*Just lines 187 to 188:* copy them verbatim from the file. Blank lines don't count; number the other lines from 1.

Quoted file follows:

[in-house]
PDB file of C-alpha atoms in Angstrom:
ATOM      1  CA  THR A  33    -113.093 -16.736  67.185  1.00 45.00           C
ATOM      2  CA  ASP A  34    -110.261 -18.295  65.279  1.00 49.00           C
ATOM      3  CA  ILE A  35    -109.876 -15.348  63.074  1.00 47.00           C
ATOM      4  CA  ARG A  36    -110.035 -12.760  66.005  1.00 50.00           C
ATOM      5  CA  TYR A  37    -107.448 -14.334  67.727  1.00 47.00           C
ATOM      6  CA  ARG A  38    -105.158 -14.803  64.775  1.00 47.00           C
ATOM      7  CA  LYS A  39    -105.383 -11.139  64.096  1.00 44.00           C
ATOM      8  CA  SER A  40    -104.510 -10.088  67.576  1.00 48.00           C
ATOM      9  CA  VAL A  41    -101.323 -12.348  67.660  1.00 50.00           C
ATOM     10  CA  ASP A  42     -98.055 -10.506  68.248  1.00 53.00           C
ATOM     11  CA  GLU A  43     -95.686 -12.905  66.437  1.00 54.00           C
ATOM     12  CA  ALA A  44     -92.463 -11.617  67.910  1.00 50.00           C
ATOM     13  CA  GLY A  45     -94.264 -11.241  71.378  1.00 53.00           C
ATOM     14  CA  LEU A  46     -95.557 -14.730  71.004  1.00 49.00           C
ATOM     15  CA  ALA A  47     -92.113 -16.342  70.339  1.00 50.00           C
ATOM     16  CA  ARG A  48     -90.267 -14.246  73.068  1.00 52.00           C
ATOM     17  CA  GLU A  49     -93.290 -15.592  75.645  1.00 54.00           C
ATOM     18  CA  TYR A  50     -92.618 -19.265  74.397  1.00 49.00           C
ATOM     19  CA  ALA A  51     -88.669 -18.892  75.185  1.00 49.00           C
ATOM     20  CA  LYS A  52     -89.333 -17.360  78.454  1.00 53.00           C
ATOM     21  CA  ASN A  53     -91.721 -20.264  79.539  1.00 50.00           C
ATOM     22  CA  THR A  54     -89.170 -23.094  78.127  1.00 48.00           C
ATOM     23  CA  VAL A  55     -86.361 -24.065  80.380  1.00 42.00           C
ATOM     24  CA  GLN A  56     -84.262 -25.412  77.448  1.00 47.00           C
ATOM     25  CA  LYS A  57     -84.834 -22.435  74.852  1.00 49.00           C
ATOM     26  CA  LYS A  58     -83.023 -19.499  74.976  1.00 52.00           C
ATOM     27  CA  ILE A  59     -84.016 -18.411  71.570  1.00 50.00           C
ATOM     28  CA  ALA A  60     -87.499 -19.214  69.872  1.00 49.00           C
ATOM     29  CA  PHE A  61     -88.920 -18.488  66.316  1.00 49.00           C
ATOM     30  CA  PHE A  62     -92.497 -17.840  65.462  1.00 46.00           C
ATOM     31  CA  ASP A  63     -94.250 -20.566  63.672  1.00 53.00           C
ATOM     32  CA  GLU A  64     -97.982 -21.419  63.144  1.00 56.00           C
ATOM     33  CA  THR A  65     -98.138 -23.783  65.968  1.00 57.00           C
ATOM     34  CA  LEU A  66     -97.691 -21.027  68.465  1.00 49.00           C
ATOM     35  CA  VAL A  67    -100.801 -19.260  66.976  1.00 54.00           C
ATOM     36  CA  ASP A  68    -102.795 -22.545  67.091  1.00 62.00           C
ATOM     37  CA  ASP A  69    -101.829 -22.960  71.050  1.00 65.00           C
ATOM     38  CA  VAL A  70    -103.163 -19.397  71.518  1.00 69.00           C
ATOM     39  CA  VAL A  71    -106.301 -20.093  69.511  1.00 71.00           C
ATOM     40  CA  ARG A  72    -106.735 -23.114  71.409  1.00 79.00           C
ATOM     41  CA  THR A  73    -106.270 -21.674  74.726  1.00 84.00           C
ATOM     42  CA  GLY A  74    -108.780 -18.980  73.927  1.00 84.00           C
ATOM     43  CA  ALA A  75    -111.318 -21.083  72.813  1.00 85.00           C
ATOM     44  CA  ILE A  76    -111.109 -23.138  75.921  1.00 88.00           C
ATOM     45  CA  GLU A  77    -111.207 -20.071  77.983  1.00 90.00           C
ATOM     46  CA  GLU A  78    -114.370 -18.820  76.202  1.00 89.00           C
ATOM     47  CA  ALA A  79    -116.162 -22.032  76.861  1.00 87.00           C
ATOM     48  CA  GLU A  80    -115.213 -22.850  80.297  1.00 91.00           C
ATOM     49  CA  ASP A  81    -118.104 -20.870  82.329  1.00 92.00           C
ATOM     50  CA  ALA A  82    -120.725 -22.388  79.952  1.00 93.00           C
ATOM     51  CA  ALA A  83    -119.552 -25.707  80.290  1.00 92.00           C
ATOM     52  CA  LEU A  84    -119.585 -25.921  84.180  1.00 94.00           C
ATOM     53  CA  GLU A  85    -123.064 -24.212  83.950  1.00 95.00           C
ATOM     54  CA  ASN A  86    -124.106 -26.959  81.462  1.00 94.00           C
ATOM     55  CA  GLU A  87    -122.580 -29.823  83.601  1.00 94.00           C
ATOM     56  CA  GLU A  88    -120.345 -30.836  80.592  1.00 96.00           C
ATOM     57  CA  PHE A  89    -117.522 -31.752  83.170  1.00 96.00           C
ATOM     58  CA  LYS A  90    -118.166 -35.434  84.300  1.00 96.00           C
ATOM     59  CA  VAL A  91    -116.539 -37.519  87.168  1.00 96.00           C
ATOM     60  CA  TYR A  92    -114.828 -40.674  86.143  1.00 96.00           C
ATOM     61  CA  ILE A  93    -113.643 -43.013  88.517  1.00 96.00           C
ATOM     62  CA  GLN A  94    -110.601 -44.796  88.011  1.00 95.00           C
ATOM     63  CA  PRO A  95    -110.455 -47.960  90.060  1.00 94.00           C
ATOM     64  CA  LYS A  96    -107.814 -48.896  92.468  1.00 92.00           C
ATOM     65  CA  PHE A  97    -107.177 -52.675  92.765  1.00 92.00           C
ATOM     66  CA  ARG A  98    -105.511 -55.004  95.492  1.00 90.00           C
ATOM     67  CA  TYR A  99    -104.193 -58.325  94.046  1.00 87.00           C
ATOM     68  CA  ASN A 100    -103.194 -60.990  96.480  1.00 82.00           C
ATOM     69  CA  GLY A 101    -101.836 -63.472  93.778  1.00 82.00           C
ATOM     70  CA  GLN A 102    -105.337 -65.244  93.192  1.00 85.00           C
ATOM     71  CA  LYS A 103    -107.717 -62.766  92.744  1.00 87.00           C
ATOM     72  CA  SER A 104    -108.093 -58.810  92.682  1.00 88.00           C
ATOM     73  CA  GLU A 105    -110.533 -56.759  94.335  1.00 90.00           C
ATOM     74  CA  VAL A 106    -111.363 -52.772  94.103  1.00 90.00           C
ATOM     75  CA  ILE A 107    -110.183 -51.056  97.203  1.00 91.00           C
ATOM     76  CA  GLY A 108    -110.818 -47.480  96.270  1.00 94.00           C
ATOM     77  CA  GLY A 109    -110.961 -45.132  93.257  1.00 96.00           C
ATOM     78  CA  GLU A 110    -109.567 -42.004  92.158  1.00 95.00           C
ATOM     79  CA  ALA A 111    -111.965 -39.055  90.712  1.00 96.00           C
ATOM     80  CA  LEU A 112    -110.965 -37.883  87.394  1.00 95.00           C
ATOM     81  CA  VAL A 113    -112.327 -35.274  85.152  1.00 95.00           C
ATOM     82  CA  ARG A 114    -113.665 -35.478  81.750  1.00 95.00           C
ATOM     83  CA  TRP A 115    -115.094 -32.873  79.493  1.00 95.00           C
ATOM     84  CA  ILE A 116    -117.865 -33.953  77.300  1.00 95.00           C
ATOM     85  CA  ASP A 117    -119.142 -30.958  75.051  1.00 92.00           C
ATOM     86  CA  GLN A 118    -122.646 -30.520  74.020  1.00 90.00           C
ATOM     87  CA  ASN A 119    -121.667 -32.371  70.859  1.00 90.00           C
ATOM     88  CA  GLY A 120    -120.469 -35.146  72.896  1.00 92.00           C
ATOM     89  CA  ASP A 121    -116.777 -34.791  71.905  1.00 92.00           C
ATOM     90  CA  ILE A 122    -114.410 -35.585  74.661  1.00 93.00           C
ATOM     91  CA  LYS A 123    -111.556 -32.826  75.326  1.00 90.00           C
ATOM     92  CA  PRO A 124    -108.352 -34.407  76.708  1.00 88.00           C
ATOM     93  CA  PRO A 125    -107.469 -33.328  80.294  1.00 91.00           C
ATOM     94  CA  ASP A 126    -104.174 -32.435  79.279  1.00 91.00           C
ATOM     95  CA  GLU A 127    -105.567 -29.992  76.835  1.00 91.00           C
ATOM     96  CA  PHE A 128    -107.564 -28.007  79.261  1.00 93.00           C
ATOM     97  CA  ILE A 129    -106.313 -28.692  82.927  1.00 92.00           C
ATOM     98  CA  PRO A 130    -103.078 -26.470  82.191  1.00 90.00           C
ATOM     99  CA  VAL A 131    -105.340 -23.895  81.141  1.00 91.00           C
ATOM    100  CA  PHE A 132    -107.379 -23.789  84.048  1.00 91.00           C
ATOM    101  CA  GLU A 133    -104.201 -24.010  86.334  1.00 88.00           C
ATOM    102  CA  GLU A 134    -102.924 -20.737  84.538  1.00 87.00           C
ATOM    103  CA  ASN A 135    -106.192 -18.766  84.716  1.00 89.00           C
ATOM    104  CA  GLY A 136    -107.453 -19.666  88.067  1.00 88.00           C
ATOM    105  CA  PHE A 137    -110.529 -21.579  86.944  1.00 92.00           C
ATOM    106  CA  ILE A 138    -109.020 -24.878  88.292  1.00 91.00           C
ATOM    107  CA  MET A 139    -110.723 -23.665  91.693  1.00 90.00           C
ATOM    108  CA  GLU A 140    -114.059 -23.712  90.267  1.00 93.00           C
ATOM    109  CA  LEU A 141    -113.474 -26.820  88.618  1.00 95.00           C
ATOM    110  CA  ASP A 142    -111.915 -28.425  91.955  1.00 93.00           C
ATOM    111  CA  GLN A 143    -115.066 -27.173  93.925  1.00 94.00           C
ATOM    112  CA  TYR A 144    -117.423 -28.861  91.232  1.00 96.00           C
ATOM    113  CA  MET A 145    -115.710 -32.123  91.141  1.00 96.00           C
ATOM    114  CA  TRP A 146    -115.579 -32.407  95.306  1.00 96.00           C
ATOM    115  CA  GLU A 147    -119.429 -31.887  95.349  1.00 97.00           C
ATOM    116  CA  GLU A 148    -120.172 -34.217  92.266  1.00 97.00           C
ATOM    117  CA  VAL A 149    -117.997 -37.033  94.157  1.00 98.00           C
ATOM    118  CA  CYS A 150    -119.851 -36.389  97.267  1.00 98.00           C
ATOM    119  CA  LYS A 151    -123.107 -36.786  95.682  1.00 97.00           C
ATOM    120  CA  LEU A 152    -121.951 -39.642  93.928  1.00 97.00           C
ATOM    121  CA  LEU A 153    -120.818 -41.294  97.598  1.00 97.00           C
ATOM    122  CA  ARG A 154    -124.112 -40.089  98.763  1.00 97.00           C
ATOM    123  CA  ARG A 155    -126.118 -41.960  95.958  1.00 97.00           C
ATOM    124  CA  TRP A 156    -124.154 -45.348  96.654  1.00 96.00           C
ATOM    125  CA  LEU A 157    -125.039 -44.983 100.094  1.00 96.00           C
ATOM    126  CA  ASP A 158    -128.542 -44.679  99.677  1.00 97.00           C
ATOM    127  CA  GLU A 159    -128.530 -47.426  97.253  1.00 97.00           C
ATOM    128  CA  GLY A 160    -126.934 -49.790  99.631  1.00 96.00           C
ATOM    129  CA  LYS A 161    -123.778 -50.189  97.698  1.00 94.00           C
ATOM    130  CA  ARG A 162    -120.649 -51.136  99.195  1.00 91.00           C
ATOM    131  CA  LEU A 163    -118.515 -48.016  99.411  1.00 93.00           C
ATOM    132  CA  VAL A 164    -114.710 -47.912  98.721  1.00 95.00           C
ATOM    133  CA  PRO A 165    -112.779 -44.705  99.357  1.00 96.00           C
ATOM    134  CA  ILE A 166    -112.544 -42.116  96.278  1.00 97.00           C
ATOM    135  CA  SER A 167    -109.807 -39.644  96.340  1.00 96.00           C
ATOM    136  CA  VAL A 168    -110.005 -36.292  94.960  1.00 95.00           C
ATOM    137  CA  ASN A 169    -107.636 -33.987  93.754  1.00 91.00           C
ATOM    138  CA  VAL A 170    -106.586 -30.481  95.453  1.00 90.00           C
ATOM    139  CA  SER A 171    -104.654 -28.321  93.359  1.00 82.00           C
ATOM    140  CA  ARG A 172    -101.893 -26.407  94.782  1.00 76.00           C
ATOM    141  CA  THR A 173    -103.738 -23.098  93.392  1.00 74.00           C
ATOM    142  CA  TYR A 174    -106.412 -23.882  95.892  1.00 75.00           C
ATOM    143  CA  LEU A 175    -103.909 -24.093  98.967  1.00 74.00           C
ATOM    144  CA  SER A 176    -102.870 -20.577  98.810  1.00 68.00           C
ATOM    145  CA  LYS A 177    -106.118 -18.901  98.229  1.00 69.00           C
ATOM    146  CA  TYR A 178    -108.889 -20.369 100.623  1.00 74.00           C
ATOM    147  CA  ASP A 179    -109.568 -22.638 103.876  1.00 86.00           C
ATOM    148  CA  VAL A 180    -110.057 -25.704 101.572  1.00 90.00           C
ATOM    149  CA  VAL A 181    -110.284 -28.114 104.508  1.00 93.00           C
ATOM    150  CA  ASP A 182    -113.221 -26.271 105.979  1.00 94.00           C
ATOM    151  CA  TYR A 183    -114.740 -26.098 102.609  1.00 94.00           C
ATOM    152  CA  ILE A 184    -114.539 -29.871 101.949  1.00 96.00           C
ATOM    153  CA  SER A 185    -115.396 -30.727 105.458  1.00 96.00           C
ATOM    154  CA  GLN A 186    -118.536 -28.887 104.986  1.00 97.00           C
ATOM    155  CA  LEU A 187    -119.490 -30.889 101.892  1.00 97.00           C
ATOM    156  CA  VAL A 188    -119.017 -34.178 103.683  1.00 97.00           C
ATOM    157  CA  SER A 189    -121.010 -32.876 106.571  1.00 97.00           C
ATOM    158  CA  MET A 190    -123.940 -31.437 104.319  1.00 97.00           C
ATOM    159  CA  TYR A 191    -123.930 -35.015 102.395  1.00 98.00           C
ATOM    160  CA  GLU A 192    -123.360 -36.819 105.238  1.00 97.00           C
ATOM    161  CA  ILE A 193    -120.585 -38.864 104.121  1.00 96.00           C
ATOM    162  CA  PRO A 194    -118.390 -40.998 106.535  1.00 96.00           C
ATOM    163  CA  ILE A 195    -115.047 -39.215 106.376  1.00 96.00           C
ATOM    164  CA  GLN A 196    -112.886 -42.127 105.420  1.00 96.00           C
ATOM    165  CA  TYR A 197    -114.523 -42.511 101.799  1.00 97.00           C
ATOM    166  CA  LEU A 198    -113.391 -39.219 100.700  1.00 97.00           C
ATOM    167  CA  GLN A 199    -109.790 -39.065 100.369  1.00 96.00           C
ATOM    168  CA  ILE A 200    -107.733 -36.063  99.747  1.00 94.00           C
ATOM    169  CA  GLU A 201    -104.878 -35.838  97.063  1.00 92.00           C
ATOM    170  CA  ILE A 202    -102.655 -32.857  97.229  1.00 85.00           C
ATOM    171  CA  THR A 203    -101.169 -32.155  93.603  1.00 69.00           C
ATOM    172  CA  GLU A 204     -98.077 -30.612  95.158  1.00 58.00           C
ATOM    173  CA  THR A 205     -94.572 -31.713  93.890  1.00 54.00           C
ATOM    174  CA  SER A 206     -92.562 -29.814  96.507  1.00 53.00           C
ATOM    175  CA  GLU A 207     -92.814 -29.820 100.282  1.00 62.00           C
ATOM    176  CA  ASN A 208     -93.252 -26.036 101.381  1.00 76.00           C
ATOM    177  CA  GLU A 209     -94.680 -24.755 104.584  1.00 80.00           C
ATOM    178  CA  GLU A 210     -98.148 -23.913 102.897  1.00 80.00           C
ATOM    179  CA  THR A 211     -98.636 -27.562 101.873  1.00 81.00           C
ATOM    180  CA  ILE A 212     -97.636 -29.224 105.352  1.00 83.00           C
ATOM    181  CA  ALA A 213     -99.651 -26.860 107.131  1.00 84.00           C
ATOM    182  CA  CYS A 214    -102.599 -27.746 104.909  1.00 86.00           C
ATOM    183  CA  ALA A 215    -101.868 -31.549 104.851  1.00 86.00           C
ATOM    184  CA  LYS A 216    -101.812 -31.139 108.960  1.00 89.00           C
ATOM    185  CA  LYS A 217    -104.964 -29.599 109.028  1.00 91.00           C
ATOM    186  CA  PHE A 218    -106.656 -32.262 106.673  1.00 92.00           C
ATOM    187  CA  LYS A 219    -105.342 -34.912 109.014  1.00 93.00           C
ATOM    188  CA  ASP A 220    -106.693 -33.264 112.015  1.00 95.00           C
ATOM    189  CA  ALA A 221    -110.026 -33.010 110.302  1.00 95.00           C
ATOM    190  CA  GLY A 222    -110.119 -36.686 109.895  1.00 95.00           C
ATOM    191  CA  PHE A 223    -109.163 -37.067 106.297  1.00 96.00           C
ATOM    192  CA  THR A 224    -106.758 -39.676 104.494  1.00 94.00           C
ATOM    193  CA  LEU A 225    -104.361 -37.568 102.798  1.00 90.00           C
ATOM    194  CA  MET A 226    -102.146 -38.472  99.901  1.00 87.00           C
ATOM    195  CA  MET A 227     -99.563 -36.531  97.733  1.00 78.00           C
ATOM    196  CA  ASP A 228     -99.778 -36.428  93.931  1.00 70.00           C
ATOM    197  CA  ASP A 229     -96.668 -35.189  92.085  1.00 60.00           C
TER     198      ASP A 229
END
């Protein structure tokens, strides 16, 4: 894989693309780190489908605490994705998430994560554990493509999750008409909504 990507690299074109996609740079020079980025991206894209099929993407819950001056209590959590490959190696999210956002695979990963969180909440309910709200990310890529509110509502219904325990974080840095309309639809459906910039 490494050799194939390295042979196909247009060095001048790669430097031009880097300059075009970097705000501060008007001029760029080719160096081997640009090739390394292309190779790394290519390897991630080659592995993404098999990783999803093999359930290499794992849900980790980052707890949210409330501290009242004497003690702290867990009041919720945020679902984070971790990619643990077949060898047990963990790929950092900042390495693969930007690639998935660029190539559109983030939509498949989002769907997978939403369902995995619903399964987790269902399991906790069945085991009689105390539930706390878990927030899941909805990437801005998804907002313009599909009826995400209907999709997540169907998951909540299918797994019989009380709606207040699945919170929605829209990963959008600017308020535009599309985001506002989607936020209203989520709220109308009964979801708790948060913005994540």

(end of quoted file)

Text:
ATOM    185  CA  LYS A 217    -104.964 -29.599 109.028  1.00 91.00           C
ATOM    186  CA  PHE A 218    -106.656 -32.262 106.673  1.00 92.00           C